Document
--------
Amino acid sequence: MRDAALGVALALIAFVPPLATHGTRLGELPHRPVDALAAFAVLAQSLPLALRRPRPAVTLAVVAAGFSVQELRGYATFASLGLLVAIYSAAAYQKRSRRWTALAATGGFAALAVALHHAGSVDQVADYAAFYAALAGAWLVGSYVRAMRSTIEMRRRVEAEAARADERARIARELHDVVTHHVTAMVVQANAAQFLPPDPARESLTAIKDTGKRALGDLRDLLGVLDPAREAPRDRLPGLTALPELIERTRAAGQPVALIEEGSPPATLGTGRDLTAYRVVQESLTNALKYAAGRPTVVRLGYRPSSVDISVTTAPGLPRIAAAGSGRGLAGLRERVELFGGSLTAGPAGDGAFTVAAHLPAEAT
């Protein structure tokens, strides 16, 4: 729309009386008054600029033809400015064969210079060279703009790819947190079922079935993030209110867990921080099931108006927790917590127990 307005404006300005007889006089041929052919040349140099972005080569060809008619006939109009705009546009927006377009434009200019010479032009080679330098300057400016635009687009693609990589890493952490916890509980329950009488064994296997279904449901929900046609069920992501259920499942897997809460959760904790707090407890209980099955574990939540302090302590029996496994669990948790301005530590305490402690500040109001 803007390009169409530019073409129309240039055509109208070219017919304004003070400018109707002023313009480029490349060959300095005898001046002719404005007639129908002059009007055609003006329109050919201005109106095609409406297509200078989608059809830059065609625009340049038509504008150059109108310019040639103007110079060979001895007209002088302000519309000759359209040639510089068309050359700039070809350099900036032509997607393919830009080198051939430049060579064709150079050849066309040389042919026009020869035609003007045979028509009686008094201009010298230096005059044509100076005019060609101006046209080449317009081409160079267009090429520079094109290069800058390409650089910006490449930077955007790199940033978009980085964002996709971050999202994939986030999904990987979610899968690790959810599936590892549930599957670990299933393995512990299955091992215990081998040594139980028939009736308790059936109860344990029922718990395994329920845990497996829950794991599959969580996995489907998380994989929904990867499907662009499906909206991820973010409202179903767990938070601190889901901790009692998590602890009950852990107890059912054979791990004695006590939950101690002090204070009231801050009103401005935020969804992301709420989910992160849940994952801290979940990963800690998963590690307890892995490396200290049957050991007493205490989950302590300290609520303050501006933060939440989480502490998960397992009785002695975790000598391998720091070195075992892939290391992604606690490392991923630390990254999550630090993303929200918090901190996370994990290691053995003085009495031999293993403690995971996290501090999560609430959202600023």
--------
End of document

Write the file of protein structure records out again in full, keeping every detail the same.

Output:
Amino acid sequence: MRDAALGVALALIAFVPPLATHGTRLGELPHRPVDALAAFAVLAQSLPLALRRPRPAVTLAVVAAGFSVQELRGYATFASLGLLVAIYSAAAYQKRSRRWTALAATGGFAALAVALHHAGSVDQVADYAAFYAALAGAWLVGSYVRAMRSTIEMRRRVEAEAARADERARIARELHDVVTHHVTAMVVQANAAQFLPPDPARESLTAIKDTGKRALGDLRDLLGVLDPAREAPRDRLPGLTALPELIERTRAAGQPVALIEEGSPPATLGTGRDLTAYRVVQESLTNALKYAAGRPTVVRLGYRPSSVDISVTTAPGLPRIAAAGSGRGLAGLRERVELFGGSLTAGPAGDGAFTVAAHLPAEAT
């Protein structure tokens, strides 16, 4: 729309009386008054600029033809400015064969210079060279703009790819947190079922079935993030209110867990921080099931108006927790917590127990 307005404006300005007889006089041929052919040349140099972005080569060809008619006939109009705009546009927006377009434009200019010479032009080679330098300057400016635009687009693609990589890493952490916890509980329950009488064994296997279904449901929900046609069920992501259920499942897997809460959760904790707090407890209980099955574990939540302090302590029996496994669990948790301005530590305490402690500040109001 803007390009169409530019073409129309240039055509109208070219017919304004003070400018109707002023313009480029490349060959300095005898001046002719404005007639129908002059009007055609003006329109050919201005109106095609409406297509200078989608059809830059065609625009340049038509504008150059109108310019040639103007110079060979001895007209002088302000519309000759359209040639510089068309050359700039070809350099900036032509997607393919830009080198051939430049060579064709150079050849066309040389042919026009020869035609003007045979028509009686008094201009010298230096005059044509100076005019060609101006046209080449317009081409160079267009090429520079094109290069800058390409650089910006490449930077955007790199940033978009980085964002996709971050999202994939986030999904990987979610899968690790959810599936590892549930599957670990299933393995512990299955091992215990081998040594139980028939009736308790059936109860344990029922718990395994329920845990497996829950794991599959969580996995489907998380994989929904990867499907662009499906909206991820973010409202179903767990938070601190889901901790009692998590602890009950852990107890059912054979791990004695006590939950101690002090204070009231801050009103401005935020969804992301709420989910992160849940994952801290979940990963800690998963590690307890892995490396200290049957050991007493205490989950302590300290609520303050501006933060939440989480502490998960397992009785002695975790000598391998720091070195075992892939290391992604606690490392991923630390990254999550630090993303929200918090901190996370994990290691053995003085009495031999293993403690995971996290501090999560609430959202600023």